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Common Household Cleaners Can Make Your Children Fatter: Study

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Could household disinfectants be contributing to the growing number of children who are overweight or obese? A new study finds antimicrobial and antibacterial agents affect gut microbiome.

The surprising discovery was made by researchers from the University of Alberta who studied data from AllerGens' Canadian Healthy Infant Longitudinal Development or CHILD to investigate the link between cleaning products and overweight children. They examined exposure of children to three categories of household cleaners: disinfectants, detergents, and eco-products.

The study was published in the Canadian Medical Association Journal.

Disinfectants Changing Gut Microbiome

The researchers, who tracked 727 children, found that frequent use of disinfectants, including baby wipes, increases the risk of obesity in young children. Children from homes that use disinfectants at least twice a week are likely to have higher levels of the gut microbes Lachnospiraceae, the bacteria linked with obesity, at 3 to 4 months old compared to families that do not use common household cleaners as frequently.

At 3 years old, these same children have higher body mass compared to those who were not exposed to the heavy use of disinfectants at home as infants.

"We didn't just find an association," said principal investigator Anita Kozyrskyj. "Our 'mediation' statistical analysis suggests that a gut microbiome enriched with Lachnospiraceae early in infancy was likely directly responsible for children becoming overweight or obese."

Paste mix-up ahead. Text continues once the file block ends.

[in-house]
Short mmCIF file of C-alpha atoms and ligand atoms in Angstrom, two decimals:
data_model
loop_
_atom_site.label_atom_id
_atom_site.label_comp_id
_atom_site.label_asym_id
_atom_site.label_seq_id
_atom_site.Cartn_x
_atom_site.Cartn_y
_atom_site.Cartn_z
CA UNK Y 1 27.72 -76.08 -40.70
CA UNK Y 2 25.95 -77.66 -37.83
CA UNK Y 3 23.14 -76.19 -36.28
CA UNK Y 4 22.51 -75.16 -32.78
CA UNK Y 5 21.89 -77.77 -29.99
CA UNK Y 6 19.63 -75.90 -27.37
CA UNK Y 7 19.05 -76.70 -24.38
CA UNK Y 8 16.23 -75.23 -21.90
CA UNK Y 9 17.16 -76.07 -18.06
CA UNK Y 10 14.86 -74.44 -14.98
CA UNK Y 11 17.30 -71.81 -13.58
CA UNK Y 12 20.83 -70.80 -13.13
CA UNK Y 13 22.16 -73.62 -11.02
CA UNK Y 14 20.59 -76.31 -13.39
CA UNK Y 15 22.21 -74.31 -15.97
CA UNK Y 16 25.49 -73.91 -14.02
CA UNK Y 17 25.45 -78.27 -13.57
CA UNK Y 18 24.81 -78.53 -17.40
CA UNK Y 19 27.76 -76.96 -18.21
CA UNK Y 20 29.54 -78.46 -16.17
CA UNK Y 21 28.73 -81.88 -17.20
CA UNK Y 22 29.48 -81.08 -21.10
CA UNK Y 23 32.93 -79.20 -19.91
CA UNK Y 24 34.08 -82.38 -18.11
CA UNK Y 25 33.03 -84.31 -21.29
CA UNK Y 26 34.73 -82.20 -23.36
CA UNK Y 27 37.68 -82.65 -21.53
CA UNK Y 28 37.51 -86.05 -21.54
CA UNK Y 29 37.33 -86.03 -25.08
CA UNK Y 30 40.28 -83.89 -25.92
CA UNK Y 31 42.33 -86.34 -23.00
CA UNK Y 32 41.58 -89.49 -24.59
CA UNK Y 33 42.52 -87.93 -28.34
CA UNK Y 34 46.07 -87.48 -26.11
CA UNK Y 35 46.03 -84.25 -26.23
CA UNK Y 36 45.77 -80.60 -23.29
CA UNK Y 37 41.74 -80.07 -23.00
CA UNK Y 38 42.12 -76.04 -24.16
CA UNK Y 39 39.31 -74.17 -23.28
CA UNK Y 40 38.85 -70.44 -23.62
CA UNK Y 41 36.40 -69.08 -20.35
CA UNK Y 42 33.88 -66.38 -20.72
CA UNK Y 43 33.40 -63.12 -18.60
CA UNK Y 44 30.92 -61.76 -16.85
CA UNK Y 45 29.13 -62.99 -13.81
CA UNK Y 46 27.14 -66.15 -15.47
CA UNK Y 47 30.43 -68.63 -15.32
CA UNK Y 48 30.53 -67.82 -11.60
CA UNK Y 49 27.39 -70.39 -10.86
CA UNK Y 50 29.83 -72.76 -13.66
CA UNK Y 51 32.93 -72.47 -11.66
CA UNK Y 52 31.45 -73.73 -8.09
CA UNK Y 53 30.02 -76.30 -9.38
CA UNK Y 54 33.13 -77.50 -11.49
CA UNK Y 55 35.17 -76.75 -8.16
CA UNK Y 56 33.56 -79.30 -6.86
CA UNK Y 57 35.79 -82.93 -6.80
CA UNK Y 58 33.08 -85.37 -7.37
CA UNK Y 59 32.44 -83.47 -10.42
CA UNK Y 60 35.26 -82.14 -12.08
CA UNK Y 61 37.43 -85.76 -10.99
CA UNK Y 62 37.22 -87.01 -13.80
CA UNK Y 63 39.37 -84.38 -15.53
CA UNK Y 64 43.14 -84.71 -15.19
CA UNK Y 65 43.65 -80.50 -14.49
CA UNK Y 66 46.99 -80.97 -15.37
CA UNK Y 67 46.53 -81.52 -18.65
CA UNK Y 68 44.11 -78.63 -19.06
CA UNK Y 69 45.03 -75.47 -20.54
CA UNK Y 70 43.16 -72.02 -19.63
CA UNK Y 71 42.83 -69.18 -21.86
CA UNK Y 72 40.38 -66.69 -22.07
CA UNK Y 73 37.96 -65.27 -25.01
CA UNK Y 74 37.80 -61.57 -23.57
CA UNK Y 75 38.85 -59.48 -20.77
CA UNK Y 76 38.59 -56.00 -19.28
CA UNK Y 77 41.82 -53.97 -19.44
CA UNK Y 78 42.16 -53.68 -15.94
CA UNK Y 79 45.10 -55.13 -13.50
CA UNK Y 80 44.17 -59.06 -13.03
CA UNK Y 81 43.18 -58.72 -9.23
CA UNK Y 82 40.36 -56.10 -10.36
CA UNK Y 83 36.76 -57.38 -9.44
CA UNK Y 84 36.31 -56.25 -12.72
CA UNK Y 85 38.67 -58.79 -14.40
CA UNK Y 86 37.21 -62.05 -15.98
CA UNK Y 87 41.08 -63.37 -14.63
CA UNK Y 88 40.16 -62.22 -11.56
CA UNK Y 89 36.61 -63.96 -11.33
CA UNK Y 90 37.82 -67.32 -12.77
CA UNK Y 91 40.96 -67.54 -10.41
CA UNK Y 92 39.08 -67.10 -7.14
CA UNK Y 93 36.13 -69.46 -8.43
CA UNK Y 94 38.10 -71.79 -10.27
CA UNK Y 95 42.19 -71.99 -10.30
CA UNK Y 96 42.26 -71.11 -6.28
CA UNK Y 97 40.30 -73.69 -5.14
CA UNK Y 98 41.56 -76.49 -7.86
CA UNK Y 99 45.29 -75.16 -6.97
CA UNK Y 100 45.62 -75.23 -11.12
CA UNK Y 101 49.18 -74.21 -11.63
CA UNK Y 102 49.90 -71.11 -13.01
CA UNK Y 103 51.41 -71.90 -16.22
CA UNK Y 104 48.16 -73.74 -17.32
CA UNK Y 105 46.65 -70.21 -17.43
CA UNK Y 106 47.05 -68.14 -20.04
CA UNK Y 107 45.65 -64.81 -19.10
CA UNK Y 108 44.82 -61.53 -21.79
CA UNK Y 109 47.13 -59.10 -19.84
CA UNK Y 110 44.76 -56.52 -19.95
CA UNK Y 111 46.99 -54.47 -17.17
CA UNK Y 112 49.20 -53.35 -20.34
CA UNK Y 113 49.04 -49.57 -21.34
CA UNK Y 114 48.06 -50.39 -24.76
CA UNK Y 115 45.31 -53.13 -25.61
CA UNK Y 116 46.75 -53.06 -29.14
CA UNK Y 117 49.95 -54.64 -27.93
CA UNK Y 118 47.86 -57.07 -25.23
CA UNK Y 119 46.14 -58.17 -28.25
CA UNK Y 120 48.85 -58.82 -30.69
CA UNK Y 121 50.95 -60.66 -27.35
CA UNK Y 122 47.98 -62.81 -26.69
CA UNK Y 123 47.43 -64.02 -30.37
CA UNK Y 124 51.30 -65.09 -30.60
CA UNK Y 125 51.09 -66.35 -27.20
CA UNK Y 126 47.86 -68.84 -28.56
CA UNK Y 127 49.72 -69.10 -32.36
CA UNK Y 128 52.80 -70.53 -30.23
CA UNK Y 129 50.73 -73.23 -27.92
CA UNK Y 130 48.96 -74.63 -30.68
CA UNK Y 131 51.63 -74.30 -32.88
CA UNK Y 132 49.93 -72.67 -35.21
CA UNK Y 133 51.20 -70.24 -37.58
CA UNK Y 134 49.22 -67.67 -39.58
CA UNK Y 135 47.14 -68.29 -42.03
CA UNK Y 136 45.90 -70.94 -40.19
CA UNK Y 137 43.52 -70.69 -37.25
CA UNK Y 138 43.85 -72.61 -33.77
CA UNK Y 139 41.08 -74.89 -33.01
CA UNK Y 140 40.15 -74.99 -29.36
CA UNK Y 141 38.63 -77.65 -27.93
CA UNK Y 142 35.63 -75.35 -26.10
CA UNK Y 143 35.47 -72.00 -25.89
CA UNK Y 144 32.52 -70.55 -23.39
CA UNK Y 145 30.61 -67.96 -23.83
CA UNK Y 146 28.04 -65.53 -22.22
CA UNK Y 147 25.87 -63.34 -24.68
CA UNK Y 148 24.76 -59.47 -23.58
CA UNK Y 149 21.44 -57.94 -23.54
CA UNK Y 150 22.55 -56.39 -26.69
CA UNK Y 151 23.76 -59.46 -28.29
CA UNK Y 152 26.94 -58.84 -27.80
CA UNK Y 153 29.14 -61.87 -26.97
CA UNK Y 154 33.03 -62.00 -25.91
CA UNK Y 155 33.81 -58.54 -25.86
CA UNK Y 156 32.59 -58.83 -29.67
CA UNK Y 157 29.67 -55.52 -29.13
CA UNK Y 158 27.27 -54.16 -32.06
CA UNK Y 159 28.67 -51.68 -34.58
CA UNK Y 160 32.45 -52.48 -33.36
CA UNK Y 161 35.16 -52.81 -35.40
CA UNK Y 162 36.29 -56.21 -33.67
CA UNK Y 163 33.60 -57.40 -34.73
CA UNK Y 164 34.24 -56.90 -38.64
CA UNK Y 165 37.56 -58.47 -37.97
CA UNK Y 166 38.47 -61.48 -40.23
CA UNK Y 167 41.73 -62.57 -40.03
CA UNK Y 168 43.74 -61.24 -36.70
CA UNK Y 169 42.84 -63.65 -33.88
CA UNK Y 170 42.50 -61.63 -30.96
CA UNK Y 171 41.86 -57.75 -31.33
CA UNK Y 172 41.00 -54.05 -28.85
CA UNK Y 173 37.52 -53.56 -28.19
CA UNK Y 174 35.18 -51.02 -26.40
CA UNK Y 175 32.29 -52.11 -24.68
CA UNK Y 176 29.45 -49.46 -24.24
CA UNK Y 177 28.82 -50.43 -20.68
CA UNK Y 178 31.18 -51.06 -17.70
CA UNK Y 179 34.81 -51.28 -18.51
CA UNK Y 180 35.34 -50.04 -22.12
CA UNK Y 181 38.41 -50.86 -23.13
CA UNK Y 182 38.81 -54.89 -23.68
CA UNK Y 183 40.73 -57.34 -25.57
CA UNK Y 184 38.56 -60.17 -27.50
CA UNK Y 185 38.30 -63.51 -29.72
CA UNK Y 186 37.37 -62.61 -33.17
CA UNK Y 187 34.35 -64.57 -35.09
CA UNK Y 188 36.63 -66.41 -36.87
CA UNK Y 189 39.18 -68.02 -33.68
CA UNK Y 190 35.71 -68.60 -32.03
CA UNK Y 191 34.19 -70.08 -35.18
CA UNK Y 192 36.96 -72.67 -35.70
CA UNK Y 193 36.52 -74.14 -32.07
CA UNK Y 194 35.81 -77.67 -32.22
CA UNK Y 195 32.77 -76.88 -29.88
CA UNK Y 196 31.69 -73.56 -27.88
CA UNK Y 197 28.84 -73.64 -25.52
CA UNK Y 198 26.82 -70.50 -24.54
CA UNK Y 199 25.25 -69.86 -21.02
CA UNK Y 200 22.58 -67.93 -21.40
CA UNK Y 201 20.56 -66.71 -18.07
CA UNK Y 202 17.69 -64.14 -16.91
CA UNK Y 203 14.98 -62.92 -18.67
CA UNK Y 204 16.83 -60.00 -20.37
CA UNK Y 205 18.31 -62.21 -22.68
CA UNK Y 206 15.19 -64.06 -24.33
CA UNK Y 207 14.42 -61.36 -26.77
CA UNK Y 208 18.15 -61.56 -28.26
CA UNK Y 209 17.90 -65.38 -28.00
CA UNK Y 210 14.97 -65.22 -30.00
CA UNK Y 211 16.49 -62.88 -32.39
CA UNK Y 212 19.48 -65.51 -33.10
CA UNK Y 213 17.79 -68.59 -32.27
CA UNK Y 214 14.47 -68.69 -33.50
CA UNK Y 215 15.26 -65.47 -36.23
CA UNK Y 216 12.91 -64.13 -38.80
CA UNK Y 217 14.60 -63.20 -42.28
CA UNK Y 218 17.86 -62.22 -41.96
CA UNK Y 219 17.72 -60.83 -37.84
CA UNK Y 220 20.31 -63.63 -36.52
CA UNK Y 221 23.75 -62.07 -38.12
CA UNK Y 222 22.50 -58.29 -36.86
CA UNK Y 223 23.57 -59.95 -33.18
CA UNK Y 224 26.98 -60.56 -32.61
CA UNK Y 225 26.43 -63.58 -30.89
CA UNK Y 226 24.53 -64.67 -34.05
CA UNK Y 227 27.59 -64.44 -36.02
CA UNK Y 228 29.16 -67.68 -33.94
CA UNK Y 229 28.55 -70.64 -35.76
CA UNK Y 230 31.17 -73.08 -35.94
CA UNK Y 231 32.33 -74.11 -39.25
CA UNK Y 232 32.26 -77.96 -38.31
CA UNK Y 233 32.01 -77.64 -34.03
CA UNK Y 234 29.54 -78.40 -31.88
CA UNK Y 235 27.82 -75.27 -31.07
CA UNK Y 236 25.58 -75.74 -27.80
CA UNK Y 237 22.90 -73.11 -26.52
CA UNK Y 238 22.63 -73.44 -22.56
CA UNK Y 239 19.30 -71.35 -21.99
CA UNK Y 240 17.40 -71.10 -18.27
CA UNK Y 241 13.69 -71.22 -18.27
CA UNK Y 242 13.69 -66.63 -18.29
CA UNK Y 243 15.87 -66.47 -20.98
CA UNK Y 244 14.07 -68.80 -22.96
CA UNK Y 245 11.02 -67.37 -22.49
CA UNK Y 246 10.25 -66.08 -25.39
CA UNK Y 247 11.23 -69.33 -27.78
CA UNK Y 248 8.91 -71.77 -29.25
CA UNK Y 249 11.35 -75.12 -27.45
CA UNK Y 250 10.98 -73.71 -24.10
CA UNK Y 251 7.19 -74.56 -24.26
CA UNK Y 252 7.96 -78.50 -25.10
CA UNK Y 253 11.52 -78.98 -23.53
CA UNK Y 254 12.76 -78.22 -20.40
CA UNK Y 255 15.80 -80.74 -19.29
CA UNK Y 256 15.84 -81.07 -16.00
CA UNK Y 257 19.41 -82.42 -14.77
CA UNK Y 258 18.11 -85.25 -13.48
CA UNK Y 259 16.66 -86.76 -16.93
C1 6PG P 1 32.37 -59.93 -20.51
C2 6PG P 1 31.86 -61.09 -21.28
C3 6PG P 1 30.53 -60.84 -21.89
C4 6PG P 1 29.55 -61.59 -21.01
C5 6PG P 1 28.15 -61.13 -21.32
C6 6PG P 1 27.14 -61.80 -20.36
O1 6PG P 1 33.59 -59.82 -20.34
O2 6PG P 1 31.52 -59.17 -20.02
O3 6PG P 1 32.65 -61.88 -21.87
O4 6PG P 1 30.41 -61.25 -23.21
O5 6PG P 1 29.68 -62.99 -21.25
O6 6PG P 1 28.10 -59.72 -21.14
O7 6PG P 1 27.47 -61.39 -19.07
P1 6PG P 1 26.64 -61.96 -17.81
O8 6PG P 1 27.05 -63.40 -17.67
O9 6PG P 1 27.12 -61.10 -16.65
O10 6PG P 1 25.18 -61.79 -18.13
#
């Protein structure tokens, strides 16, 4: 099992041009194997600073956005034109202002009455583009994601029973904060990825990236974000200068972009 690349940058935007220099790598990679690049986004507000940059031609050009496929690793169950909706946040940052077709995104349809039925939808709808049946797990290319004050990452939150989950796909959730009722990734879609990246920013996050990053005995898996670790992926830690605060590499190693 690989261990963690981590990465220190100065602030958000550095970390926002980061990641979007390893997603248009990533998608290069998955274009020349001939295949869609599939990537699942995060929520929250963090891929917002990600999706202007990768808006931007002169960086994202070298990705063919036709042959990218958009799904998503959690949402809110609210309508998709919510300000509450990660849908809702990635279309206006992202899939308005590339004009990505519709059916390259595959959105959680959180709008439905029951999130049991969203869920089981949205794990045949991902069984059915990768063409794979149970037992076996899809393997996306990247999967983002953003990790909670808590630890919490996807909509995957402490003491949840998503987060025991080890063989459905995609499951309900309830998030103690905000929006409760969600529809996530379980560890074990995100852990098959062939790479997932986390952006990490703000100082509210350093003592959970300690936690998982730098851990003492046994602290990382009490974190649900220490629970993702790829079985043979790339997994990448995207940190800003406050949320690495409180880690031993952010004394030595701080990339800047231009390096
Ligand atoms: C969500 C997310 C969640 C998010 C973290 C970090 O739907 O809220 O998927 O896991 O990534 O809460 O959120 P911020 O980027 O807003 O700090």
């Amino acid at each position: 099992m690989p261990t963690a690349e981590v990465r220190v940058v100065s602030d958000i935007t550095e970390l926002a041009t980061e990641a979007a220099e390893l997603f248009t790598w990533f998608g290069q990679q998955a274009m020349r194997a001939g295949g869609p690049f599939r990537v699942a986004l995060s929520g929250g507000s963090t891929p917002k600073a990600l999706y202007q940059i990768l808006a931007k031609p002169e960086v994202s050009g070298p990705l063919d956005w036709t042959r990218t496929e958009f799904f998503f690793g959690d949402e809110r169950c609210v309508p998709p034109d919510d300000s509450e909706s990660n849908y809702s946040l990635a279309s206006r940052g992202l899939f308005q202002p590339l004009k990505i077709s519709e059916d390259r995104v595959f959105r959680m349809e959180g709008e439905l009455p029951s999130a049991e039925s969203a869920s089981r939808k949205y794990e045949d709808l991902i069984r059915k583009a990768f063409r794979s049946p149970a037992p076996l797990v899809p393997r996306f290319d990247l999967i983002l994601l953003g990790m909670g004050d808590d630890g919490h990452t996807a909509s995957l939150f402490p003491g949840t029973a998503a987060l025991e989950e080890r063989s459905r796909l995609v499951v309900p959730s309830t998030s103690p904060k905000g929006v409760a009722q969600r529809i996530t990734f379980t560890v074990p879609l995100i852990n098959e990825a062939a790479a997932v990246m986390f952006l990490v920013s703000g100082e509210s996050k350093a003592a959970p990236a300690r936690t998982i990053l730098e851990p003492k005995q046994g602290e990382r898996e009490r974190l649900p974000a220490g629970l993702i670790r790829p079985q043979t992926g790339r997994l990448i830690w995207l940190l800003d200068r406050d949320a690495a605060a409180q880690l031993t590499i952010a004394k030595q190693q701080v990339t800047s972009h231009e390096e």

More than 80 percent of homes use cleaners with disinfectants at least once a week. Infants from these households might have been exposed to aerosol or, in some cases, baby wipes that contain antibacterial or antimicrobial agents.

The research, however, did not find a link between changes in an infant's gut microbiome and detergents — another common household cleaner widely used at home.

"We did not find a relationship between detergents, gut microbiome change or obesity risk independent of whether disinfectants were used," added the pediatrics professor.

Switching To Eco-Friendly Products

The study also looked out households that use ecologically friendly disinfectant and found that children who grew up in these homes have a decreased risk of growing up overweight or obese. Infants from these homes have lower levels of the gut microbe Enterobacteriaceae.

However, Kozyrskyj said that there is no evidence that the number of microbes in the children's gut decreased their risk of obesity. Instead, she said that parents from the homes that use ecologically friendly cleaning products also probably eat healthy, affecting the child's microbiome at birth and later in childhood.

Researchers could not recommend that parents switch to ecologically friendly cleaning products because the causal link has not been found as of yet.

Sally Bloomfield, an expert who was not involved in the study, adds that more research is needed before any conclusion is drawn. She also stated that not using disinfectants at home might put a child at risk of spreading infection.

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